Republicans are about to play a game of chicken with 20 million Americans' healthcare.
GOP lawmakers are planning to repeal the Affordable Care Act, better known as Obamacare, in 2017 but delay the implementation of the roll back by three years in order to draft a replacement, according to reports from Politico.
Republicans have long wanted to repeal the ACA, and now with Donald Trump headed to the White House, they'll likely get their wish.
The problem is that many parts of the law — such as the provision that insurers can't deny coverage based on a pre-existing condition —are popular with Americans and nearly 20 million have gotten access to health plans through the ACA.
To avoid political repercussions from doing away with the law's popular aspects, GOP lawmakers, with the support of the Trump administration, are planning to set a three year timeframe on a repeal and replacement of the ACA, according to Rachel Bade and Burgess Everett at Politico.
The clock set by the Obamacare repeal law would, much like the so-called "fiscal cliff" in 2013, put pressure on lawmakers to compromise on a new healthcare bill If no compromise is found, the repeal would happen and leave the 20 million people currently with ACA-based insurance without coverage.
The thinking is this would put impetus not only on Republicans to streamline various replacement proposals out there, but also put political pressure on Democrats to sign on to a replacement or put 20 million out of coverage. It also allows Republicans to pin any failure to pass a replacement on Democrats for not going along with their plan.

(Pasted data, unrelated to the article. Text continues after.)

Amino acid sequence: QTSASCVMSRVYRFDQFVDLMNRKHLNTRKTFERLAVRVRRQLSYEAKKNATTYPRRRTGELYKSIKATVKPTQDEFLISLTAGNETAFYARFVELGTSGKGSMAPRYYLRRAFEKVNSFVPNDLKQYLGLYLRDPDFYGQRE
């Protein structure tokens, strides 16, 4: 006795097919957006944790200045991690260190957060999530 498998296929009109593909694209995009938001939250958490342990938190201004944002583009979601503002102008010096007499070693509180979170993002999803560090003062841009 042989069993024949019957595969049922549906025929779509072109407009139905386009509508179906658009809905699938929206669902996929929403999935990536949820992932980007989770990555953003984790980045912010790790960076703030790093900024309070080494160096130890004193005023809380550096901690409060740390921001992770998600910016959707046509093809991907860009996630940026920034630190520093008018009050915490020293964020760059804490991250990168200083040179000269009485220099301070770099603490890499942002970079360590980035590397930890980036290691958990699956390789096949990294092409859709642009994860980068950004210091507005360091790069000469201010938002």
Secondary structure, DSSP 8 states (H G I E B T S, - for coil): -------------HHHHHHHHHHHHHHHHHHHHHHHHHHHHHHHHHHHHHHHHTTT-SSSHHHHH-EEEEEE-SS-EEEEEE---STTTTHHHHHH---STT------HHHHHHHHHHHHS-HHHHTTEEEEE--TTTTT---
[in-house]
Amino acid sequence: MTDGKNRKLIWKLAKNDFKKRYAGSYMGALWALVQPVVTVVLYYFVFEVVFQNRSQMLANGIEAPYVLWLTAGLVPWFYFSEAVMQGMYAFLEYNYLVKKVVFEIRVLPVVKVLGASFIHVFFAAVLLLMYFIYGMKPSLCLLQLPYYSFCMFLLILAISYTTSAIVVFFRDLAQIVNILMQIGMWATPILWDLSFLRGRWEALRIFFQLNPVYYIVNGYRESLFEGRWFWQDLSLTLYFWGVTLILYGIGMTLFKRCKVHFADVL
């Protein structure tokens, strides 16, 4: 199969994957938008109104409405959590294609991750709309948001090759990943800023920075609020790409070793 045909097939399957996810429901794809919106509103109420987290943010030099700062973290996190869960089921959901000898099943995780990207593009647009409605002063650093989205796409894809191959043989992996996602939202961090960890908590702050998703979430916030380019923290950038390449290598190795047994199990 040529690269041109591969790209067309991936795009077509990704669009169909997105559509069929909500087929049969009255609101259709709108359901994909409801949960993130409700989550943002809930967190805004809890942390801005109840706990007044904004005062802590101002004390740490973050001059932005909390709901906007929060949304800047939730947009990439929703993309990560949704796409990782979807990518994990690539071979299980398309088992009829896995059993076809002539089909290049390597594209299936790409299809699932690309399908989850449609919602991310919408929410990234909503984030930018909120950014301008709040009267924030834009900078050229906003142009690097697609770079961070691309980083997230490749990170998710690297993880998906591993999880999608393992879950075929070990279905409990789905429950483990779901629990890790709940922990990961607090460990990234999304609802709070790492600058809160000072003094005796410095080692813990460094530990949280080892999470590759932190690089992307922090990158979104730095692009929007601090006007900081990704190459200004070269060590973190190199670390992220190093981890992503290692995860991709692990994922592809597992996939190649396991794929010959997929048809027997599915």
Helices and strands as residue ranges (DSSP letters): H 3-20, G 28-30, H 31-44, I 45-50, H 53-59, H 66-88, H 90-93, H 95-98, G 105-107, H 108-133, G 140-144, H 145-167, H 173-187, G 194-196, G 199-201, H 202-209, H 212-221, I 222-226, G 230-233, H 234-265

House Majority Leader Kevin McCarthy told Politico the three year delay makes sense because "a date certain that something’s going away … you know you have to have something done."
Republicans can repeal the parts of the law dealing with the budget, such as funding for the Medicaid expansion and state exchanges, immediately with only a simple majority vote.
Of note, this would also push the repeal date past the midterm elections in 2018, avoiding any political fall out if a replacement is not found in time.
Speaker of the House Paul Ryan, Senate Majority Leader Mitch McConnell, and Trump's promise to repeal Obamacare on "day one" may come with some caveats.